If you’ve been following the Right To Repair movement either in the States or Canada, you know that it has faced an uphill battle with pushback from politicians and the tech industry. Companies like Apple have made it harder and harder for small repair shops or individuals to gain access to the parts needed to make even the most basic of repairs without shelling out for, in my opinion, overly expensive services.
Today, however, RTR made a monumental step forward thanks to the passage of Senate Bill S4104A in the State of New York. All that’s left is for the bill to be either signed or vetoed by Kathy Hochul, the state’s governor. We spotted this fantastic news over at Ars Technica.
Bill S4104A is straightforward. It levels the playing field for all repair shops by requiring original equipment manufacturers to provide the same info that is also shared with OEM authorized repair facilities:
This bill requires original equipment manufacturers (OEM) to make diag- nostic and repair information for digital electronic parts and equipment available to independent repair providers and consumers if such parts and repair information are also available to OEM authorized repair providers.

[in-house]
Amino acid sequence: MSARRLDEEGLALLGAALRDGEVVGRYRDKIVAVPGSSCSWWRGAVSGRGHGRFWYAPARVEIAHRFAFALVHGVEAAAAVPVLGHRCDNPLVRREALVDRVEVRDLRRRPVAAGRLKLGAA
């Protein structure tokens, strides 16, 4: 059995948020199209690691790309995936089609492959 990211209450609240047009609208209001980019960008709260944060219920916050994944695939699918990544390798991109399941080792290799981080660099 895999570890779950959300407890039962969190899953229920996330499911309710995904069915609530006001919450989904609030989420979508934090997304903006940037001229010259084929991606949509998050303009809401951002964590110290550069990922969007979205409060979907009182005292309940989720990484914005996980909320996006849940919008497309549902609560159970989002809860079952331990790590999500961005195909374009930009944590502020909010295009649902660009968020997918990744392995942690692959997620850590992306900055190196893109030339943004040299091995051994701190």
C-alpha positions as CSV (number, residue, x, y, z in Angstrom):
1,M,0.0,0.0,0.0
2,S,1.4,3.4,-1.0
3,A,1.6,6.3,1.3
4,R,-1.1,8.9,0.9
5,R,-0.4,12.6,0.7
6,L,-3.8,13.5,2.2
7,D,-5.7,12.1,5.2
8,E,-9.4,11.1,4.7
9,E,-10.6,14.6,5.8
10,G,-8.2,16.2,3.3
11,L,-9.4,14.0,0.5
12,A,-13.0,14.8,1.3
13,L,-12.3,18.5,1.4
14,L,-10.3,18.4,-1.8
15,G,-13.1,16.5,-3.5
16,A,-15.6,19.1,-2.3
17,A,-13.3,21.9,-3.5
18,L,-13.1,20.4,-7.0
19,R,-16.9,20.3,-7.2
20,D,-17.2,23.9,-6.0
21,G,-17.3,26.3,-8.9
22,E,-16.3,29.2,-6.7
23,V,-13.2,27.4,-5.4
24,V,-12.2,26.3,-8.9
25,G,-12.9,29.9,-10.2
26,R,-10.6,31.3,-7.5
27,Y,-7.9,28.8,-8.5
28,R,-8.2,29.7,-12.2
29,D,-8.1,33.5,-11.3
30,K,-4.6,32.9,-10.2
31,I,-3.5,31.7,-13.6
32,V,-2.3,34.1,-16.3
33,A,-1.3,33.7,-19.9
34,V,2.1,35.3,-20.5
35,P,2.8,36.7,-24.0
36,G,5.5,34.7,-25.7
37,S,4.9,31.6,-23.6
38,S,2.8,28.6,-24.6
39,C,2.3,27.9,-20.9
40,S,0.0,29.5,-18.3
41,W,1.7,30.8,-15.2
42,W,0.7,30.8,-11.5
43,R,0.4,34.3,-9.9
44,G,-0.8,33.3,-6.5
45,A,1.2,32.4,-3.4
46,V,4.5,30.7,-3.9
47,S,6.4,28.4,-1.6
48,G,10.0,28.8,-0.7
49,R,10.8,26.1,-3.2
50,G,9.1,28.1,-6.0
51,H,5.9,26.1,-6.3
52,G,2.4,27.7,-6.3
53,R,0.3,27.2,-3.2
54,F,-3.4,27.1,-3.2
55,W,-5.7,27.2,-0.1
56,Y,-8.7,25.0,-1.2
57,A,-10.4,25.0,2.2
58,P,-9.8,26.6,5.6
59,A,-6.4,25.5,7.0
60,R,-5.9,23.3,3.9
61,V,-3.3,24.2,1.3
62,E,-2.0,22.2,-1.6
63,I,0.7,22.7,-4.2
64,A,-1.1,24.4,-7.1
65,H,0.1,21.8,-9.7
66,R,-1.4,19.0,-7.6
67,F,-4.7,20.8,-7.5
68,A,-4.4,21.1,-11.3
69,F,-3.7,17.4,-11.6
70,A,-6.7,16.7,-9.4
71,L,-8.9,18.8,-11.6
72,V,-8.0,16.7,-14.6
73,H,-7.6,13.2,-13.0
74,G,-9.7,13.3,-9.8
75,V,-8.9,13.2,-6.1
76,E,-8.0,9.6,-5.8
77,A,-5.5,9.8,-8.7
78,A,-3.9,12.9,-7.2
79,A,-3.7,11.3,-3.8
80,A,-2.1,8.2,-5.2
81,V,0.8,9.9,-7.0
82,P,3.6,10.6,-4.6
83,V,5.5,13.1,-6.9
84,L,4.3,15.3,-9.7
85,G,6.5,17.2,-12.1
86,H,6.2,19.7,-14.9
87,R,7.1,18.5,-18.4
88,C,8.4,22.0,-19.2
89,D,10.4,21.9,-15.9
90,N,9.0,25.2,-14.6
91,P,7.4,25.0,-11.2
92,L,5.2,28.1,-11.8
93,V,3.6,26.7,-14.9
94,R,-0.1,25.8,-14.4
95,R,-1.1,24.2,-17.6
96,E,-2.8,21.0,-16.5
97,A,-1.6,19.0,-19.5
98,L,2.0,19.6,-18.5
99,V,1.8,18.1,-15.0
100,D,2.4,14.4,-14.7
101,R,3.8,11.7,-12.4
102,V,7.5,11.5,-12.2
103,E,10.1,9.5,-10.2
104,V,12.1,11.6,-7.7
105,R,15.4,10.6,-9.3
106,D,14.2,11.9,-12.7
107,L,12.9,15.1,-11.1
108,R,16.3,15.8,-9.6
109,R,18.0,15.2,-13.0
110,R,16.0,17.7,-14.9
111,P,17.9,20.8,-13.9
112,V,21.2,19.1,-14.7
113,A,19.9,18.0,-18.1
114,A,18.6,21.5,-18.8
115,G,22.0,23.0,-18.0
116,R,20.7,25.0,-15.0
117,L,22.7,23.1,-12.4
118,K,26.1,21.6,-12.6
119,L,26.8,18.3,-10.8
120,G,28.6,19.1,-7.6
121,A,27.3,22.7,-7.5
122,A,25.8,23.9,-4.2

The bill was sponsored by Neil D. Breslin, a Democrat from the 44th Senate District. The co-sponsors were fellow Democrat Senators Kevin Thomas (6th District). Alessandra Biaggi (34th District), Jabari Brisport (25th District), and Samra G. Brouk (55th District).
One of the prominent people who has been outspoken about the Right To Repair movement is Louis Rossmann, who runs a Macbook repair shop in NYC. His videos outline the need for non-OEM facilities to be allowed to make repairs. Since Apple is known for creating products with built-in obsolescence, the consumer should have the right to repair a failing part rather than dropping another $1k to $5k+ to replace the entire Macbook or iPhone.
I’ve enjoyed his videos over the years, especially when he points out the basic mistakes Apple’s in-house technicians make regarding simple problems like loose connections or faulty parts.
Below is Mr. Rossmann’s comments regarding the bill being passed.
Do you think this bill will have a wide-reaching effect on OEMs and indie repair shops? Let us know in the comments section below.
[Source: Ars Technica]
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